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How Harshly Should We Call Out Friends Who Might be Wrong on Social Media?

Something strange happened to me a few times over the last year, and some of you may have had similar experiences. Each time, after I posted something, a friend who strongly disagreed with it then criticized me pretty harshly on the post and did it online. After writing thousands of blog posts over the years as well as plenty of magazine articles, I’m used to criticism, so it wasn’t the actual criticism that bothered me at all. One of the reasons I write is to encourage discussion and differing viewpoints.

But what seemed strange to me was that a personal friend felt comfortable enough to call me out publicly and harshly – without first making a private phone call, direct message, or email to clarify my point. In each case, their comment was snarky, and in each case they misunderstood the post, but they still felt no compulsion to reach out privately for clarification first.

I understand the powerful pull to respond immediately on social media when we disagree, get angry, or offended. We’ve all felt it, and that pull is exactly one of the most negative aspects of social media. Because it’s so easy, you respond quickly when it would be far more thoughtful and appropriate to take a little time and reflect first.

But beyond that, I can only guess that the public nature of the response might have accomplished a few things for them:

1. Perhaps it was an attempt to make them look smart, moral, funny, mature – or whatever they wanted to sound like as they criticized my post. Looking back over a few years, most seemed to be trying to claim the moral high ground on an issue.

2. Perhaps even though they knew me, they didn’t want to actually discuss the subject with me personally, because that might take an investment of time in our friendship or potentially discovering other reasons for the post.

3. It’s easy to be mean behind the screen. That’s one of the great drawbacks of social media and mobile devices.

But whatever their motivations, I keep going back to that pesky scripture in Matthew 18:15 “If your brother sins against you, go and tell him his fault, between you and him alone. If he listens to you, you have gained your brother.”

Particularly as Christians (as the friends I described were), do we publicly “call out” personal friends on social media when we disagree with them? Do we give them the benefit of the doubt? Do we reach out privately? Is it so important to establish our moral superiority, brilliance, or sense of humor to our followers that it’s worth trying to embarrass someone we know and should care about? How much we disagree with the post isn’t the issue. The issue is how we’re responding to a friend.

Perhaps it’s one of those questions that we need to remind ourselves of more and more in today’s social media age…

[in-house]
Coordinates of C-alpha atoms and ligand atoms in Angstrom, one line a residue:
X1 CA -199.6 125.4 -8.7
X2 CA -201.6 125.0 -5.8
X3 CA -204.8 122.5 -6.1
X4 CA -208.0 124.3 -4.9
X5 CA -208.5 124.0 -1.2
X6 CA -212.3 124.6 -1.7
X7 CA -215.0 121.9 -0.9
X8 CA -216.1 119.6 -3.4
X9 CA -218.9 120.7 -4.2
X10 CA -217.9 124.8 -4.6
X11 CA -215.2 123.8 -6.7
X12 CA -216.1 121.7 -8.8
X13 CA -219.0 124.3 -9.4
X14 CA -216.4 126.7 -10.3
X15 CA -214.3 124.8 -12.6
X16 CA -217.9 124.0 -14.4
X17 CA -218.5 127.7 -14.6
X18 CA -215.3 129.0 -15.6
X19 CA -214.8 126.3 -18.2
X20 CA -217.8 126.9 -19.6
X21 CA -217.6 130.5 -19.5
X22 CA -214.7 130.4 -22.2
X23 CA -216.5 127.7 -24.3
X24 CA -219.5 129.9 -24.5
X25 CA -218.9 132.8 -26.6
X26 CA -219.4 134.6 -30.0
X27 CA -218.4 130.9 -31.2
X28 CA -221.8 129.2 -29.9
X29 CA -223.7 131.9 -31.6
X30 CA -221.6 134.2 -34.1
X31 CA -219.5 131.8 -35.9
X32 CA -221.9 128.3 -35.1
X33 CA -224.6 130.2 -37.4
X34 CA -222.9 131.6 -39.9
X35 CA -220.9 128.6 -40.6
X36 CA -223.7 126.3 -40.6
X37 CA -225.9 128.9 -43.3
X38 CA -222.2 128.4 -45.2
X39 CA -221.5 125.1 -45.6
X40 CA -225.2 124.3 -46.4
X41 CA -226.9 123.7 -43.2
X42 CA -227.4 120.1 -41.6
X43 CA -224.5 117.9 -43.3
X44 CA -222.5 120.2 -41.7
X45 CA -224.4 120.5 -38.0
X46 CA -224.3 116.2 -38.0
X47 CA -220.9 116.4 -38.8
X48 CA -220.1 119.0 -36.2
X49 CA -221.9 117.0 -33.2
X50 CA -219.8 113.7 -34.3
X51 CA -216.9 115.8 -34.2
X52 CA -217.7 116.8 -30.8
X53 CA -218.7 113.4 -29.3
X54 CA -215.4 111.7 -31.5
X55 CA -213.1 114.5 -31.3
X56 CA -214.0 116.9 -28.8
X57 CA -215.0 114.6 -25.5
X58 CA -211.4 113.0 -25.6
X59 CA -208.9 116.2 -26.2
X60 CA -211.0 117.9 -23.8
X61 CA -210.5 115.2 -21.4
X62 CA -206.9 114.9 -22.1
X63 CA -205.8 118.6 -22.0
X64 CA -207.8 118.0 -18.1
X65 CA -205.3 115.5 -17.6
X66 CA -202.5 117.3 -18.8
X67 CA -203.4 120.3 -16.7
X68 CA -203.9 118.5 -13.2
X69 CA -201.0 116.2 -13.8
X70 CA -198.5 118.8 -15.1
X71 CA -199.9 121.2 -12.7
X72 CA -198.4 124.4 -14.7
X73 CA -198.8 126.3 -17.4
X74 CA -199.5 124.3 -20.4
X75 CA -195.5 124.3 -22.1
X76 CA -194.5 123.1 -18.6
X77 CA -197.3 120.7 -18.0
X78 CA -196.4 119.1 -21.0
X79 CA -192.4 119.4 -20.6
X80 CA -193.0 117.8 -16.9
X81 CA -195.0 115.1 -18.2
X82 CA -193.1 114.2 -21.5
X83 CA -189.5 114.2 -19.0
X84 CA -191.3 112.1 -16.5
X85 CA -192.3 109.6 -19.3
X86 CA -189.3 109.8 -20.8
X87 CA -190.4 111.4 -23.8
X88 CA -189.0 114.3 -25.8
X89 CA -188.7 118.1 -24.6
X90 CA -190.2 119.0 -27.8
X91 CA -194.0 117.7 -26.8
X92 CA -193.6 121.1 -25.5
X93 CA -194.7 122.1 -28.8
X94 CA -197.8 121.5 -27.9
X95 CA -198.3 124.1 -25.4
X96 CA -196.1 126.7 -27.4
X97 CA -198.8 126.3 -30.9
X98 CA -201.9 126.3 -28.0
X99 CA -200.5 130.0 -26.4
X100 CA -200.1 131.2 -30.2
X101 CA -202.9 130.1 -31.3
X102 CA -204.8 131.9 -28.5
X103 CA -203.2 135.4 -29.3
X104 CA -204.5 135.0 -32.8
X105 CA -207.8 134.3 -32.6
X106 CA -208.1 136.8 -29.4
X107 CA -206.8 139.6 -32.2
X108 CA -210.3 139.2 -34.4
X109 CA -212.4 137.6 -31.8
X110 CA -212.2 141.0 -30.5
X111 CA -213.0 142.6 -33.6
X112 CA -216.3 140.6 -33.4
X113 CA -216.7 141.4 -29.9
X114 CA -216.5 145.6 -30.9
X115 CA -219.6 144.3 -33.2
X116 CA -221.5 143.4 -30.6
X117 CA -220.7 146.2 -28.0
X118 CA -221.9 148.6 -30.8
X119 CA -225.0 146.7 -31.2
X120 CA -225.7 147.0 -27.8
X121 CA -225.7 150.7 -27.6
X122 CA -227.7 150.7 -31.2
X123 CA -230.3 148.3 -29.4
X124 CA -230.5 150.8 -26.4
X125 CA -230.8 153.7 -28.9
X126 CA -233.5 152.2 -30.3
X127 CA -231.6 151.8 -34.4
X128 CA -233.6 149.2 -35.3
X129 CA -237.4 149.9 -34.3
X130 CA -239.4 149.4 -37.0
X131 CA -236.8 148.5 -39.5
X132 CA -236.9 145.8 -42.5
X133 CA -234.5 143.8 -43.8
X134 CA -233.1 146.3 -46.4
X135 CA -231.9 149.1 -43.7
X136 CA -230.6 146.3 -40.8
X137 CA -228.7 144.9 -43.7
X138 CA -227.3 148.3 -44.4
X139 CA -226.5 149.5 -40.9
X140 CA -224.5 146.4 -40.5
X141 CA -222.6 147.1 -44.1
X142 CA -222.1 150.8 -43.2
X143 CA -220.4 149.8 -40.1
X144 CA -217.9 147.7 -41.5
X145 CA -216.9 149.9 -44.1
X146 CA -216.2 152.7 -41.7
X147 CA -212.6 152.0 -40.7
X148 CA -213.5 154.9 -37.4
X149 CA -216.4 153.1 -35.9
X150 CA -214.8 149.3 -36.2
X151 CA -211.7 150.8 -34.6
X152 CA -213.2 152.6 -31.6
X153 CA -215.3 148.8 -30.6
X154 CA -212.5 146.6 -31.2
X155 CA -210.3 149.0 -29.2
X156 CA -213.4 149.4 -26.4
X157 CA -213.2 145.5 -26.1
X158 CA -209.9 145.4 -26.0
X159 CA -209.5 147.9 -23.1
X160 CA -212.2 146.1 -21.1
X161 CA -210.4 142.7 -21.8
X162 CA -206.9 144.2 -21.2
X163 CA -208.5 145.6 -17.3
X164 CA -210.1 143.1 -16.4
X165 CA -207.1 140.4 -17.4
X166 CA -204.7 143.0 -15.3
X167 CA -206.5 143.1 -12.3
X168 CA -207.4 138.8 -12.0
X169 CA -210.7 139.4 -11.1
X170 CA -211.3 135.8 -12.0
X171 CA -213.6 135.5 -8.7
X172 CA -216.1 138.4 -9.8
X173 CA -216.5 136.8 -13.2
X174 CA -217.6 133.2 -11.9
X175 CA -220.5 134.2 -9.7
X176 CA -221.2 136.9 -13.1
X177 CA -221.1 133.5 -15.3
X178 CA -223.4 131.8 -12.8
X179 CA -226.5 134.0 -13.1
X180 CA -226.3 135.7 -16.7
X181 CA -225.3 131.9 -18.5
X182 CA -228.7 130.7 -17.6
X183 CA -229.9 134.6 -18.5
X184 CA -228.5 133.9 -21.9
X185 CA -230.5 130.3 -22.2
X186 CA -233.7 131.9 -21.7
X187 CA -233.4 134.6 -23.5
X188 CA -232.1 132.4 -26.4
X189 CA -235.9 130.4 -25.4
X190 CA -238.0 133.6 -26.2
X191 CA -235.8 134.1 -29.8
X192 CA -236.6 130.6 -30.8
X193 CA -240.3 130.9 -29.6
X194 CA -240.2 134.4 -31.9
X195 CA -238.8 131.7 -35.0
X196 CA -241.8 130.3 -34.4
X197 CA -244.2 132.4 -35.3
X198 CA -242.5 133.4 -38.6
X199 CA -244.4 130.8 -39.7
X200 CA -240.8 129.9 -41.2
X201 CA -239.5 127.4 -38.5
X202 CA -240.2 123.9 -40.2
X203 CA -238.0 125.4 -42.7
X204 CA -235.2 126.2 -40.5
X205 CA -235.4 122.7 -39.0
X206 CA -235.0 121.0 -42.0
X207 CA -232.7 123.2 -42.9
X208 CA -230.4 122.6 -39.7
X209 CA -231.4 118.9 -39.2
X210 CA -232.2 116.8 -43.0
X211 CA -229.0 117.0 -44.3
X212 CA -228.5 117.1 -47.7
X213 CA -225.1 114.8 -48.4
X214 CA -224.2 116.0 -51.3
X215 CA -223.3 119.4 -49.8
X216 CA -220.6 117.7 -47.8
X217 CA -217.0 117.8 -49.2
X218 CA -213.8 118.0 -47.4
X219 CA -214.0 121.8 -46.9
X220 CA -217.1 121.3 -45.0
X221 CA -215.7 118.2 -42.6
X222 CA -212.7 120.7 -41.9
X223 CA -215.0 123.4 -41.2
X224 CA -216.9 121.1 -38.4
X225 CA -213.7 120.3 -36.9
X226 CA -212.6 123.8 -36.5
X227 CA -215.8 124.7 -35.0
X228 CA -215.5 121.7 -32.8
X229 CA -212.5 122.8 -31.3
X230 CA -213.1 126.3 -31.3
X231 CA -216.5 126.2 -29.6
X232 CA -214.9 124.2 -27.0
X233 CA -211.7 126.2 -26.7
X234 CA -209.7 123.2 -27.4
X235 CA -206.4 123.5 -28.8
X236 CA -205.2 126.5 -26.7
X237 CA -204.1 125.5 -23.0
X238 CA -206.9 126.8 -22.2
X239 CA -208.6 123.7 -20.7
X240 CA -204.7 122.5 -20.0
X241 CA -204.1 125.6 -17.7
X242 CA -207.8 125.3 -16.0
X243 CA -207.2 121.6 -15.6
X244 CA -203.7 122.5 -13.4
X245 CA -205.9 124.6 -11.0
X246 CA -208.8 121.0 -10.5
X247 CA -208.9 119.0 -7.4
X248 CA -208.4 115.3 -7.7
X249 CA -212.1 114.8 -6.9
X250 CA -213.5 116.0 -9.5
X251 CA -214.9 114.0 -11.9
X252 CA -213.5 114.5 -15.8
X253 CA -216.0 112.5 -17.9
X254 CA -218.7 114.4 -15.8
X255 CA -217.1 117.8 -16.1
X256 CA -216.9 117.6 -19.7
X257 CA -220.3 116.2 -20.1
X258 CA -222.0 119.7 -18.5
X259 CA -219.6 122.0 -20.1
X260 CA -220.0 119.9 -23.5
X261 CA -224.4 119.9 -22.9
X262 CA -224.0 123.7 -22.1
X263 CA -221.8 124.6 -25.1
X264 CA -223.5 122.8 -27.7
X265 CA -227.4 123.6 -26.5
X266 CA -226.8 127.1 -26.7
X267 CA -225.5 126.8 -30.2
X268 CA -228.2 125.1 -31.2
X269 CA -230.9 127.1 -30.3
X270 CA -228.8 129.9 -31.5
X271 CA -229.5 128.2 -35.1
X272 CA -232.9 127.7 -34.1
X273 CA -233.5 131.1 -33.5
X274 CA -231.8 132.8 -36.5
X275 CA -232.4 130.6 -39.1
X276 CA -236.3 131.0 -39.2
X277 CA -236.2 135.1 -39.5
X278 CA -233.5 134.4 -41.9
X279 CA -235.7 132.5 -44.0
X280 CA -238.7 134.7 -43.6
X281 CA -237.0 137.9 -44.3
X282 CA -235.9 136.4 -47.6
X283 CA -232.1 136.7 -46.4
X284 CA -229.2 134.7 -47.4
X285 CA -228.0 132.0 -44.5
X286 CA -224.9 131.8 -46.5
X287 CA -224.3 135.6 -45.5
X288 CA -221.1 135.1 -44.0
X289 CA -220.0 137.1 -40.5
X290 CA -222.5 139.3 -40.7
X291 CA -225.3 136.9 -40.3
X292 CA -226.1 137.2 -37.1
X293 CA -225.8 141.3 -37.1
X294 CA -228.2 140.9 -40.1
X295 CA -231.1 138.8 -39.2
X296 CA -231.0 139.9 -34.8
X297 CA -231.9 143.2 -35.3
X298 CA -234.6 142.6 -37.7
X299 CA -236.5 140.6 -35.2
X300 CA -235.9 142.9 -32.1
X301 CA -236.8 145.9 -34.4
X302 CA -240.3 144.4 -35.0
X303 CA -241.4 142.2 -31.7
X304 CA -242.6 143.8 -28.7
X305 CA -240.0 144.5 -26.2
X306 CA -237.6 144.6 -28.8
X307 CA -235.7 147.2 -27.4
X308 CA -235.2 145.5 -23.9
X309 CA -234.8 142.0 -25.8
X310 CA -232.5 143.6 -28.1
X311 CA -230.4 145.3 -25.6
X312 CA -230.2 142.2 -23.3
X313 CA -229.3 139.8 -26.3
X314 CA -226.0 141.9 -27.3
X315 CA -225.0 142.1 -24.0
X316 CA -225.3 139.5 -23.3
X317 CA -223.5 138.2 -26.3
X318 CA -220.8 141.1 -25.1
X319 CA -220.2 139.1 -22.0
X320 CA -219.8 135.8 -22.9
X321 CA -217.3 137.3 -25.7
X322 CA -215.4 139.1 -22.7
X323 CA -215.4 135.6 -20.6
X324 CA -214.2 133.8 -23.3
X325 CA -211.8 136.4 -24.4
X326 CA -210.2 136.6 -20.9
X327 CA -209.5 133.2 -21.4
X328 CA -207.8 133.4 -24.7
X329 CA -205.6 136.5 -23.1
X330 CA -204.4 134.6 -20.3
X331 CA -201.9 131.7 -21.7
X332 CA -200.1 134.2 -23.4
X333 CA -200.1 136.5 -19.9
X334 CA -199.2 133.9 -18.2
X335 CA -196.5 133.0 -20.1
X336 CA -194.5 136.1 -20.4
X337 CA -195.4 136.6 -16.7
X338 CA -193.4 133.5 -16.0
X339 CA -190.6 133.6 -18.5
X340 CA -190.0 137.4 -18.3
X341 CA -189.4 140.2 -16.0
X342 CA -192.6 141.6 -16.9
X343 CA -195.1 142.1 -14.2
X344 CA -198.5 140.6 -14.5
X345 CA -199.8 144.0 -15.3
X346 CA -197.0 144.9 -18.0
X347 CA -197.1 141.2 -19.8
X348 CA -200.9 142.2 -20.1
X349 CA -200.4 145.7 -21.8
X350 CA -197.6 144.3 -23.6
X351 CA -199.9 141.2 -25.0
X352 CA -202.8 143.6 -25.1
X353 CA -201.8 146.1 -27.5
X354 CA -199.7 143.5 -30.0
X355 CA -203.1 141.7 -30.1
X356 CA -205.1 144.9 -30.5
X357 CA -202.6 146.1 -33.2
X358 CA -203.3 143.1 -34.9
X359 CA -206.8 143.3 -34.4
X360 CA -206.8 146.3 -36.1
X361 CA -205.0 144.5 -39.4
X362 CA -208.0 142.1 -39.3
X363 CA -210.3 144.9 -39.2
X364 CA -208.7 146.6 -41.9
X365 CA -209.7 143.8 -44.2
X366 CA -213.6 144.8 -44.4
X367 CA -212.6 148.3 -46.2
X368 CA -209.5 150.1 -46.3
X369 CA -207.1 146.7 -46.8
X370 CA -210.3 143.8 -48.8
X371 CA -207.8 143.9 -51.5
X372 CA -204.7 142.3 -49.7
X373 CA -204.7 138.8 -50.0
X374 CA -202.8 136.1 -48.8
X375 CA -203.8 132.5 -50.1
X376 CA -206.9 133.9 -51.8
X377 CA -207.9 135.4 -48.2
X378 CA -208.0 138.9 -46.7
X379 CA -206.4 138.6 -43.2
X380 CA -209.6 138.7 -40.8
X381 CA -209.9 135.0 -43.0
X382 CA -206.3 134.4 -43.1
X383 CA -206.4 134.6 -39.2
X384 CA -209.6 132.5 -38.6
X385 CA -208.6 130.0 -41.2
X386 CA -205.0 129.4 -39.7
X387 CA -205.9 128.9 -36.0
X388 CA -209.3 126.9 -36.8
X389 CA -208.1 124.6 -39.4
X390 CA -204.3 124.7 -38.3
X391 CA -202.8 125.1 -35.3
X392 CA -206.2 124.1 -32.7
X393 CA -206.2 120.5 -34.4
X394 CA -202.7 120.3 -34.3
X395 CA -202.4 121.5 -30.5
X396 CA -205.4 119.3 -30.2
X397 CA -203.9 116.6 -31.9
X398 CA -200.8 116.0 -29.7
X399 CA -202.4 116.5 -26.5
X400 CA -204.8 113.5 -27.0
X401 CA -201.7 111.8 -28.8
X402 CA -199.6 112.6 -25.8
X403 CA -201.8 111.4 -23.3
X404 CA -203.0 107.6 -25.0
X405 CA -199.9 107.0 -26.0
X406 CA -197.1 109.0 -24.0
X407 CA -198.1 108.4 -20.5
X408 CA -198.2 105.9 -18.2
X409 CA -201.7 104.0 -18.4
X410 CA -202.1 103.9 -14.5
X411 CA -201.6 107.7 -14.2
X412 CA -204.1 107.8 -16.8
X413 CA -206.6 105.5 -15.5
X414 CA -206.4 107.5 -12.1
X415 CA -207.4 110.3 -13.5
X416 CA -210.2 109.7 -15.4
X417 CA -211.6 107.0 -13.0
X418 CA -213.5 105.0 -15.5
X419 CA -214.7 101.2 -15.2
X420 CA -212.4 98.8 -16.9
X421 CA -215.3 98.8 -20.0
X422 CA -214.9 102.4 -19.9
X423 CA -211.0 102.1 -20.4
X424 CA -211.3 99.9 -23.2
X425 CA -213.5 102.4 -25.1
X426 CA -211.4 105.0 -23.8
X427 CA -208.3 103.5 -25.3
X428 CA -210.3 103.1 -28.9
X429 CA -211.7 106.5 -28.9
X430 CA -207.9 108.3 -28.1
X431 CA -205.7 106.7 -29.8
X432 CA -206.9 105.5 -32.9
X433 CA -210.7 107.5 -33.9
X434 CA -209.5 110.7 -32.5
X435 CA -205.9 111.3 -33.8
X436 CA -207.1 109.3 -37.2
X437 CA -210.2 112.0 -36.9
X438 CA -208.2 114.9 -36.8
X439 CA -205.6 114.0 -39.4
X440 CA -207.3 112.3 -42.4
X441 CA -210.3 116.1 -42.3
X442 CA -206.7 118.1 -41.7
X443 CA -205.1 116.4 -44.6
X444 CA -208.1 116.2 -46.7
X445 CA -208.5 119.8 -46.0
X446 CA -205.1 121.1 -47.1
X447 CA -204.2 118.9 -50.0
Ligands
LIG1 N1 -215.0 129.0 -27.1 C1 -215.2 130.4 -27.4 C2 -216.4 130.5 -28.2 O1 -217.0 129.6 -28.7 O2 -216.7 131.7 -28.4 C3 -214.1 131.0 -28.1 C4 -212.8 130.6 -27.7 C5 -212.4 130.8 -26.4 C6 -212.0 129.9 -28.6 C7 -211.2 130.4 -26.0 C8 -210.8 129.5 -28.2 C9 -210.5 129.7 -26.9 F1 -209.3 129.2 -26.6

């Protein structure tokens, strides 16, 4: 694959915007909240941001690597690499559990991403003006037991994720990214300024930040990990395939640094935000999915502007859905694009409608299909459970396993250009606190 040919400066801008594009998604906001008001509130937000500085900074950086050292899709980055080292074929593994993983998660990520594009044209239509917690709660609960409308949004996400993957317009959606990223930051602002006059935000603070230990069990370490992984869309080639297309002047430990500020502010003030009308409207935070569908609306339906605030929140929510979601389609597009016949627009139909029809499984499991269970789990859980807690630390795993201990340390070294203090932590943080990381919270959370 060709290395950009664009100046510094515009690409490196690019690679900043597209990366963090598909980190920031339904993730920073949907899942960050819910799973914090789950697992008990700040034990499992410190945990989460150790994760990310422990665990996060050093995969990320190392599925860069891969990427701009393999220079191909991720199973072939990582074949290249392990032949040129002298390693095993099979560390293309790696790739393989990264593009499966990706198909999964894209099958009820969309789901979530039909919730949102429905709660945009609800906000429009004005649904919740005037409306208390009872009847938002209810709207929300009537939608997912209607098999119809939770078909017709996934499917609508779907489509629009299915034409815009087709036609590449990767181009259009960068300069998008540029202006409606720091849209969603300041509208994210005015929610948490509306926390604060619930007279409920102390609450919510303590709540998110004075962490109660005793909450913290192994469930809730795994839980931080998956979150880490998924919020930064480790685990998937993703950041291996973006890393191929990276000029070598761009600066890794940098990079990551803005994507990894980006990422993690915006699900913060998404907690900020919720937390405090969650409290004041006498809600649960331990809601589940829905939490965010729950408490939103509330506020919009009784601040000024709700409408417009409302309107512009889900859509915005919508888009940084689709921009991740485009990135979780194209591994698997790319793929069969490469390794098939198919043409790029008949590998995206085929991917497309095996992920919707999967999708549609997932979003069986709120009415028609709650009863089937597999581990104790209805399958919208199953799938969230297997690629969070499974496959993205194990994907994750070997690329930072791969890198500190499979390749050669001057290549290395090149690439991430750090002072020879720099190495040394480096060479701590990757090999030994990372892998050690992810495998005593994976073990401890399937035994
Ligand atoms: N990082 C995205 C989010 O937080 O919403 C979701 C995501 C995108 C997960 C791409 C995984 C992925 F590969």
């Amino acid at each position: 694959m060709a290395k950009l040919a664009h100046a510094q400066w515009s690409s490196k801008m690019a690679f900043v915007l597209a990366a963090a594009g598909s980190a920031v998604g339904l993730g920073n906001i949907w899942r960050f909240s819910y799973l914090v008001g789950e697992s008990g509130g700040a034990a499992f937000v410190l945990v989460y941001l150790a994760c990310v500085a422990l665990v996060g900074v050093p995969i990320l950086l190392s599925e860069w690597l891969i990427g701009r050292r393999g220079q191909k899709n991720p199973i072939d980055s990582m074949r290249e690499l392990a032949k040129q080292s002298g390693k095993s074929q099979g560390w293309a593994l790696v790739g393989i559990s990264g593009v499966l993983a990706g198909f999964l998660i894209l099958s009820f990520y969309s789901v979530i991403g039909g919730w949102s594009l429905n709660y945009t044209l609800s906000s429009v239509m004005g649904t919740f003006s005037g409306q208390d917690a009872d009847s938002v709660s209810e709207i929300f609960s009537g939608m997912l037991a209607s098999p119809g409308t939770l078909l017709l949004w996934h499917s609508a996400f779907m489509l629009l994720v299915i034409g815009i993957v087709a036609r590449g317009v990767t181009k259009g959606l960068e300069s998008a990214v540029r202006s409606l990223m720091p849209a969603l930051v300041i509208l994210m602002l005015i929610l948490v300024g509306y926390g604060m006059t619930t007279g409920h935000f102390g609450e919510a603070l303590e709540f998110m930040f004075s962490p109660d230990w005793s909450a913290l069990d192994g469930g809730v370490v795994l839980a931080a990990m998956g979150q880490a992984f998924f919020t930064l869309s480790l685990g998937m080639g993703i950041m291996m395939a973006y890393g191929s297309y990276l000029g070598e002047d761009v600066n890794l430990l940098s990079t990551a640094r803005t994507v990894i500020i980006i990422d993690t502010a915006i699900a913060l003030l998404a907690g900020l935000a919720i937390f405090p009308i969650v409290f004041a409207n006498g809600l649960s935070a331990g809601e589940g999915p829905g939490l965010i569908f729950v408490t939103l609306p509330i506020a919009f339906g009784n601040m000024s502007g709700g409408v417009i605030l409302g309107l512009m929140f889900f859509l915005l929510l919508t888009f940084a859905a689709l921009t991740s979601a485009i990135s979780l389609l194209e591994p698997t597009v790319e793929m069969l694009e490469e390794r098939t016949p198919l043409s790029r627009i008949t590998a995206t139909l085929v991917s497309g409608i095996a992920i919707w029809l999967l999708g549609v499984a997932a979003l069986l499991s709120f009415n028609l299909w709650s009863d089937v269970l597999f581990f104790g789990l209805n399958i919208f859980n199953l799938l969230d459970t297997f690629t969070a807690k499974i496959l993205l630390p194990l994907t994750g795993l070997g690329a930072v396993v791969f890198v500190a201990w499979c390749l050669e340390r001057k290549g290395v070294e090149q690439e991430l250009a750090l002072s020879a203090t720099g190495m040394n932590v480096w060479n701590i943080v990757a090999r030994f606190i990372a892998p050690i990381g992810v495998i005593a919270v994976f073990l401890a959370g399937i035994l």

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8 Comments

  1. The question becomes if someone has posted on a public platform on social media, does that not infer that the original poster has in fact opened up the subject for public discussion?

    If I am to talk about something controversial one and one with a friend then I would expect that friend to keep their comments and criticisms between us alone and I would have every right to be upset if my friend then berated me on Facebook, Twitter or whatever platform. However, if I post something on a public forum then I have made the choice to put what I think or believe out there, and as such should not be surprised that any response be it supportive or critical, from a friend or foe be directed back at me in the same public arena that I used to air my thoughts in the first place.

    That said I would like to hope that my friends would keep the discussion cordial, and stick to the subject at hand and not get into silly name calling or personal insults. However I have no reason to expect anyone to hold back on harsh rebuttals, especially if what I posted was controversial or based around very divisive issues.

    1. It may depend on your definition of the sentence: “That said I would like to hope that my friends would keep the discussion cordial, and stick to the subject at hand and not get into silly name calling or personal insults.” Being truthful doesn’t have to be harsh or snarky. We can speak truth – even to your closest friends – without being jerks. If you’re OK with personal friends being rude or jerky in response to your posts, then have at it. For me, I would never harshly or rudely call out a friend like that in public

  2. As a good friend once said to me, “If it makes you feel better, don’t press, “Post”!

    And maybe, as you suggested, keep Matthew 18:15 on a post-it stuck next to your monitor.

  3. It hurts. We should challenge ideas not the people who discuss them. I’ve let go of many ideas over years and how sad it would be if I lost friends in the process only to find that we could have eventually agreed on a matter

  4. I agree whole heartily with Martins response! Yes, no need for personal attacks or ad hominem attacks in response, but a public rebuke is just fine. I don’t buy this notion that my friend gets to broadcast his opinion to the world, but I must respond privately. That’s not the way this works….. that’s not the way any of this works.

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